Wednesday, August 22, 2007

The 'stickiness' of newspapers

While searching our wire services today for interesting stuff for Thursday's op-ed page, I ran across this column by Washington Post blogger Joel Achenbach about the future of the newspaper industry.

Here's a portion:

Newspaper journalism is different these days: Suddenly everyone is obsessed with eyeballs, page views, “stickiness,” “click-through rates,” and so on. No one shouts “Stop the presses!” anymore, but they do whimper “Why aren’t I on the home page?” The noble product that we manufacture and distribute throughout the metropolis — the physical thing so carefully designed, folded and bagged — is now generally referred to in our business as the “dead-tree edition.” It gets little respect.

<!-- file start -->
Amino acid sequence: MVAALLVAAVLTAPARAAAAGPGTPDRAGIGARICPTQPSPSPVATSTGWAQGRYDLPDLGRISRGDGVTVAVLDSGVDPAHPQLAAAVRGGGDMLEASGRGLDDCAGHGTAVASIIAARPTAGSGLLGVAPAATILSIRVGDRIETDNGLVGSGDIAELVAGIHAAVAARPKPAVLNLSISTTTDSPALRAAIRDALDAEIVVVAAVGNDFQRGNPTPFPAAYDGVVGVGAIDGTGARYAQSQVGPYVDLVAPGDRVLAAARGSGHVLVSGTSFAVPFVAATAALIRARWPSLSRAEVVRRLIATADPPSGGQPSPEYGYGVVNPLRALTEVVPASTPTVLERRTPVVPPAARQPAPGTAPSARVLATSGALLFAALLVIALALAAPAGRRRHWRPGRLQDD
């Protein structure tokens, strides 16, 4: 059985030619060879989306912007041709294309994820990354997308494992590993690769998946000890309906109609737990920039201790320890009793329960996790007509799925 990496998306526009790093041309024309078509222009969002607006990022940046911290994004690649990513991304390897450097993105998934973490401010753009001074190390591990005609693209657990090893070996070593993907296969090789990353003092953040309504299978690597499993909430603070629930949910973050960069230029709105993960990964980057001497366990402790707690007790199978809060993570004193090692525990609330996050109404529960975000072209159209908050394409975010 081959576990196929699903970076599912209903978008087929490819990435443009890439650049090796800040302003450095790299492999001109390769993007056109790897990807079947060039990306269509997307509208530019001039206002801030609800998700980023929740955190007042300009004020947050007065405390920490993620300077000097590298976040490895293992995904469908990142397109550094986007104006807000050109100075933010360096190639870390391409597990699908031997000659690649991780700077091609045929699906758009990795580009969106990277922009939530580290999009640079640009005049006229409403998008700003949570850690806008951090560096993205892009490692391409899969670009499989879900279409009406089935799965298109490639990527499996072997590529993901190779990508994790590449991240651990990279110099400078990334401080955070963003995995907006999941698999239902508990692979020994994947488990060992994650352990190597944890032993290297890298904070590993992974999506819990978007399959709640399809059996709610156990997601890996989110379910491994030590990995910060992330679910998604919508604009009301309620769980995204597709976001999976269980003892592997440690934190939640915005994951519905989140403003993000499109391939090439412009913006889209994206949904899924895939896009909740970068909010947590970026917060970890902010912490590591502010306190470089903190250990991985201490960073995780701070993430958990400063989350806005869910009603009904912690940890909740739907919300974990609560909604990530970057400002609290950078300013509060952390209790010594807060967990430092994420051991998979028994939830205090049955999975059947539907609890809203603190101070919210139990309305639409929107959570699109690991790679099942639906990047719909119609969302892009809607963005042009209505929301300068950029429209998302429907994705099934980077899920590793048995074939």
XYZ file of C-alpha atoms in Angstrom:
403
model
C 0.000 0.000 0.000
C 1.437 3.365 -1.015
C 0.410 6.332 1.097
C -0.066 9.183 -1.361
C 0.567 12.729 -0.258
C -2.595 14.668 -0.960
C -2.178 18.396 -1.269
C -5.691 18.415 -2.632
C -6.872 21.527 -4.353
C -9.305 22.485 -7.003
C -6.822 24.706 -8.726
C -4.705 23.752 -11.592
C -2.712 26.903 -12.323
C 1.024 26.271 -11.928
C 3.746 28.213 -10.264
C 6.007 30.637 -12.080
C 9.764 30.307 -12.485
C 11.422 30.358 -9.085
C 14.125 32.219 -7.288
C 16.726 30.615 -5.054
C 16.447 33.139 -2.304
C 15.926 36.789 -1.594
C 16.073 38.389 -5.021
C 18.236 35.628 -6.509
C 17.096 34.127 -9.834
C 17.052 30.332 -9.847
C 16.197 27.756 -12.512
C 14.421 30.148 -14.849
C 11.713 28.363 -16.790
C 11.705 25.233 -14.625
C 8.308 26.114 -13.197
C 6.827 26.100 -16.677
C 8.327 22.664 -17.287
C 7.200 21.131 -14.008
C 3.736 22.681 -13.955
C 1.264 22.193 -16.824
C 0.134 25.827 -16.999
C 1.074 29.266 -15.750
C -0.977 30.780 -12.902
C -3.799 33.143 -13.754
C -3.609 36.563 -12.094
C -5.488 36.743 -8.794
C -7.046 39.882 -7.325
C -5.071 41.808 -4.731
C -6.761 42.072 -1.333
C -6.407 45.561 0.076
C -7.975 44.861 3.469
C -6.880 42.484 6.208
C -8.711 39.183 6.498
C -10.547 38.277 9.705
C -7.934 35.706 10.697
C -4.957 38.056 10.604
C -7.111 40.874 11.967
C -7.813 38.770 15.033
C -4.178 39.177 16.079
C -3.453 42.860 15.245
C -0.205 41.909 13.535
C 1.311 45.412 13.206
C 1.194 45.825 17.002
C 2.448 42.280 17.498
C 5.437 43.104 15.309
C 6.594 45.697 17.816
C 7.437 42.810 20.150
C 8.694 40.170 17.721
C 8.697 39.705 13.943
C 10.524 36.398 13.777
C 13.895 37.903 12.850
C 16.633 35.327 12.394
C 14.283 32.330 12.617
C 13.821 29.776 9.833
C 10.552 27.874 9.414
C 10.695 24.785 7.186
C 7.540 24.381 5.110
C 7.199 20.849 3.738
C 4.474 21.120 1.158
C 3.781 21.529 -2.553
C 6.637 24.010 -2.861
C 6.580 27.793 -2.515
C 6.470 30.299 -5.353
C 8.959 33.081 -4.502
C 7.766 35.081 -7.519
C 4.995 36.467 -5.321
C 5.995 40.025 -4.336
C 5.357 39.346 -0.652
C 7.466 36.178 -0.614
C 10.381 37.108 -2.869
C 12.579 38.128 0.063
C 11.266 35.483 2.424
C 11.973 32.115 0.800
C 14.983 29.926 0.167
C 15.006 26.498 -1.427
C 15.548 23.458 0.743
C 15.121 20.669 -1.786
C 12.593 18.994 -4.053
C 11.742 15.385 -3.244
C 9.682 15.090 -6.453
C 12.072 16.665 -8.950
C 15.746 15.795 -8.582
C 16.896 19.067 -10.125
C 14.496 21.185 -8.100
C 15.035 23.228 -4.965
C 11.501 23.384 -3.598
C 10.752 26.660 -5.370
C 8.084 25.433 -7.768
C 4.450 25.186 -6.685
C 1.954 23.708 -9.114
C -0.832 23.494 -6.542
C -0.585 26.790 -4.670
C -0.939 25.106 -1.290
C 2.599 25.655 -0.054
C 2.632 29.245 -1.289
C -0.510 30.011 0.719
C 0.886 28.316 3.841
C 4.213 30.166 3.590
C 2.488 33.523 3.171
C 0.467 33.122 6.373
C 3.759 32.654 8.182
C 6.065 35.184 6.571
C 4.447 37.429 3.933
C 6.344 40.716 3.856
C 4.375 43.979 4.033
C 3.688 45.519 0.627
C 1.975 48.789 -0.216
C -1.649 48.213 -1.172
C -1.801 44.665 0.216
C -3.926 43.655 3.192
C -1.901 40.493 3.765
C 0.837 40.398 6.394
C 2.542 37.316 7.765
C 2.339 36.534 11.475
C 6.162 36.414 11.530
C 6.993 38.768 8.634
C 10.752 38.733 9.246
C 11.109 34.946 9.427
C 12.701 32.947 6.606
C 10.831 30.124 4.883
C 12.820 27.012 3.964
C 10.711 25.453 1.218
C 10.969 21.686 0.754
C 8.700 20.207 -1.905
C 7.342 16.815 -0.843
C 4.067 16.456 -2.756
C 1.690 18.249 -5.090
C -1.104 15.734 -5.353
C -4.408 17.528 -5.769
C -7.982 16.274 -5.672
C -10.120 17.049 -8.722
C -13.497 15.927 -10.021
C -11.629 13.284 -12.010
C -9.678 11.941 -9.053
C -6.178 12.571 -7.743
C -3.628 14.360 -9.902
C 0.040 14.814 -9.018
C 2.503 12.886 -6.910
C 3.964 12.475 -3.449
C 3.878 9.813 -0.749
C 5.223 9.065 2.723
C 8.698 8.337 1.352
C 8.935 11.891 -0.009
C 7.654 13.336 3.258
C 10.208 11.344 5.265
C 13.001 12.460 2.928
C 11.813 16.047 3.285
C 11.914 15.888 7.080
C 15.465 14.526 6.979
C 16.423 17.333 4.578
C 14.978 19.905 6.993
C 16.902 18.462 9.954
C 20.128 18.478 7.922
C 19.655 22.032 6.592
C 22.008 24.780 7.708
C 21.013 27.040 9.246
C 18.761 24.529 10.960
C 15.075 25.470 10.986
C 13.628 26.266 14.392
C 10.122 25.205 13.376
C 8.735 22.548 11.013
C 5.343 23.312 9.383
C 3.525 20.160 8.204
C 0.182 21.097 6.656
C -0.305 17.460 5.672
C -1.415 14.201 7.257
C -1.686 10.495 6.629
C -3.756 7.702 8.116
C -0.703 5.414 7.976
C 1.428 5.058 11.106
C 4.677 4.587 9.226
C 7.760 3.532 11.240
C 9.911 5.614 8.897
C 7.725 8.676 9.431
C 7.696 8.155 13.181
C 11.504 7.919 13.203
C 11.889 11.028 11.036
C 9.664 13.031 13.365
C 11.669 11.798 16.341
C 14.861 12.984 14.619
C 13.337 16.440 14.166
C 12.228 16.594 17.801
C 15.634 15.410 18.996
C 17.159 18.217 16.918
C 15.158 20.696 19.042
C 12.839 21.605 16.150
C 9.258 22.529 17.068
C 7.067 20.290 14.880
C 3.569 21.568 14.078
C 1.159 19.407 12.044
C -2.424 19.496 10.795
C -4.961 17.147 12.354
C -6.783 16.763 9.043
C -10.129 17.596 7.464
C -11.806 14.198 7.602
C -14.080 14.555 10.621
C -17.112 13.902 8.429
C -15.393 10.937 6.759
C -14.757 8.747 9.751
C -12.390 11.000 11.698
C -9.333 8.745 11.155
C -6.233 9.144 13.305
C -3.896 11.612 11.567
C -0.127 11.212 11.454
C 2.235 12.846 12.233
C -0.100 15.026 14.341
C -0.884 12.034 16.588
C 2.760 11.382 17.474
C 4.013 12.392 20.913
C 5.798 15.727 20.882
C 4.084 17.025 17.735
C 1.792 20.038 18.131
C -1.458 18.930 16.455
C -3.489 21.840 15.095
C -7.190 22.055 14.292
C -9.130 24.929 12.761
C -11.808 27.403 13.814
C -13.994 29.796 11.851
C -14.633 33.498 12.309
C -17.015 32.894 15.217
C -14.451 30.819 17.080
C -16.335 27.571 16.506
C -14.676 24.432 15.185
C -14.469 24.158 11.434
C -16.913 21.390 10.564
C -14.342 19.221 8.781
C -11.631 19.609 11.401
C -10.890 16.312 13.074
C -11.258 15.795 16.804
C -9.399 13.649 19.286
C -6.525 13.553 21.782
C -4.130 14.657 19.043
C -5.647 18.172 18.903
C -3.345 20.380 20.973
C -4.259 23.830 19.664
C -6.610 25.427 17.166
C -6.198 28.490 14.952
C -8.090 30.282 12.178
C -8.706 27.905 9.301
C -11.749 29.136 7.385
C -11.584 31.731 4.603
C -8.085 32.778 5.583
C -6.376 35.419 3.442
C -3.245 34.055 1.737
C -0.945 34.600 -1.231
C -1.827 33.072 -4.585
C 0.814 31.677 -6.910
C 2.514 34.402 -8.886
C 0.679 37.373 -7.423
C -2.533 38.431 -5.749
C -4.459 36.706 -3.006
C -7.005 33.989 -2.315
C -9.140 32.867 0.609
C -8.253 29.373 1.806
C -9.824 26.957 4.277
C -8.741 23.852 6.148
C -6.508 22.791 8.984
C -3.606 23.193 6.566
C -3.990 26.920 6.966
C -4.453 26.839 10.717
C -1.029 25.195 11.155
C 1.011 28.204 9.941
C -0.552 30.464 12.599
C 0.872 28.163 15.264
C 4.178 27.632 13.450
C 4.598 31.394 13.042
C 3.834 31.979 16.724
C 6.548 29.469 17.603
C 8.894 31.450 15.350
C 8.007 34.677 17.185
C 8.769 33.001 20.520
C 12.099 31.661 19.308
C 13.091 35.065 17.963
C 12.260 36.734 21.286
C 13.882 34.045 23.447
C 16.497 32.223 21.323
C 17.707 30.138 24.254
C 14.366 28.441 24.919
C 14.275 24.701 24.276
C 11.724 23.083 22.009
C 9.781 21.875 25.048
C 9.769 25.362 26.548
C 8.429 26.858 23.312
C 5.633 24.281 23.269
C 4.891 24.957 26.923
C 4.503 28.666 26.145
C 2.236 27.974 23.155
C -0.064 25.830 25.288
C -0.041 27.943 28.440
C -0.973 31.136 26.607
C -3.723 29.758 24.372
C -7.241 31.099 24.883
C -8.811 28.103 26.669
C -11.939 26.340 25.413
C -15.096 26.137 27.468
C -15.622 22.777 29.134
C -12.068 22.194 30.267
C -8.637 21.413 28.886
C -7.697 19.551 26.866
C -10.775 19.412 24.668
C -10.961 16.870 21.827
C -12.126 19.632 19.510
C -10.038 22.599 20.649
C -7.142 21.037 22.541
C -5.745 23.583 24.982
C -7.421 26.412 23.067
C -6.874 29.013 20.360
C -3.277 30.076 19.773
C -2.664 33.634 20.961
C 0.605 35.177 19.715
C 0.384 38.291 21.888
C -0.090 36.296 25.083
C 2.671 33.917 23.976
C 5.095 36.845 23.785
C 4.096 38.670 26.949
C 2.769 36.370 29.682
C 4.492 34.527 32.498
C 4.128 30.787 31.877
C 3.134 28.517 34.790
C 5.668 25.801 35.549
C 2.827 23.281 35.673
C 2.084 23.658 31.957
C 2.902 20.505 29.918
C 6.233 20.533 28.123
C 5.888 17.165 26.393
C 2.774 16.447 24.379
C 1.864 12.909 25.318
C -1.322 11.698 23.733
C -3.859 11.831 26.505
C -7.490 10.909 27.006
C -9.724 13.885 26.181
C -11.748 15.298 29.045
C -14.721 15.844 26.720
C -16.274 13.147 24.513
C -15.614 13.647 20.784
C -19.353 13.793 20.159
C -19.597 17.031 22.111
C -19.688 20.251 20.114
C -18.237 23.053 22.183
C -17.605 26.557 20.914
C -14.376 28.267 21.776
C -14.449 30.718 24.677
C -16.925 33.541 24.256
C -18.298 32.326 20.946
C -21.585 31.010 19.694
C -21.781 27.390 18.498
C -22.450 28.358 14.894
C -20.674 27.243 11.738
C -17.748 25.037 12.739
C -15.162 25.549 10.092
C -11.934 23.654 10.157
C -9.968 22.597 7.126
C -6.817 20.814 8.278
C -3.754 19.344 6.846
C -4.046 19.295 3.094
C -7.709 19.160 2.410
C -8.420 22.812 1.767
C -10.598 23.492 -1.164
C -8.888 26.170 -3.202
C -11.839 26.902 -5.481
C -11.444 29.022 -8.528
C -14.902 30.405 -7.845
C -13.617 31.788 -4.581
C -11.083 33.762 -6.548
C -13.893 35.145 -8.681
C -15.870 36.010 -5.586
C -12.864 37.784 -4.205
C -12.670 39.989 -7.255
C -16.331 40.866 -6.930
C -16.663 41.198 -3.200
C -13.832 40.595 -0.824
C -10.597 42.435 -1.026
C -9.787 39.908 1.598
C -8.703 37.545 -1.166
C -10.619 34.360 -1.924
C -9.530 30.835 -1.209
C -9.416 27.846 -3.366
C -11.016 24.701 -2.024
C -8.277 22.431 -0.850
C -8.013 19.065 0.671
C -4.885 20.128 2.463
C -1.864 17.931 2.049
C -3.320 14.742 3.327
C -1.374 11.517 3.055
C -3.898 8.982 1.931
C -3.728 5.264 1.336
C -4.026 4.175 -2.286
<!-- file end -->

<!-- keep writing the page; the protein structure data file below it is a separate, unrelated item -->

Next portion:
And indeed, so often the print version of the news is Old on Arrival. (By the time Karl Rove’s resignation made the front page last Tuesday, the only people who didn’t already know about it were the ones who didn’t care anyway.) The motto in the corner should be What Happened Yesterday or Maybe the Day Before.

Something for all of us to think about, isn't it?

You can check out Joel's work here.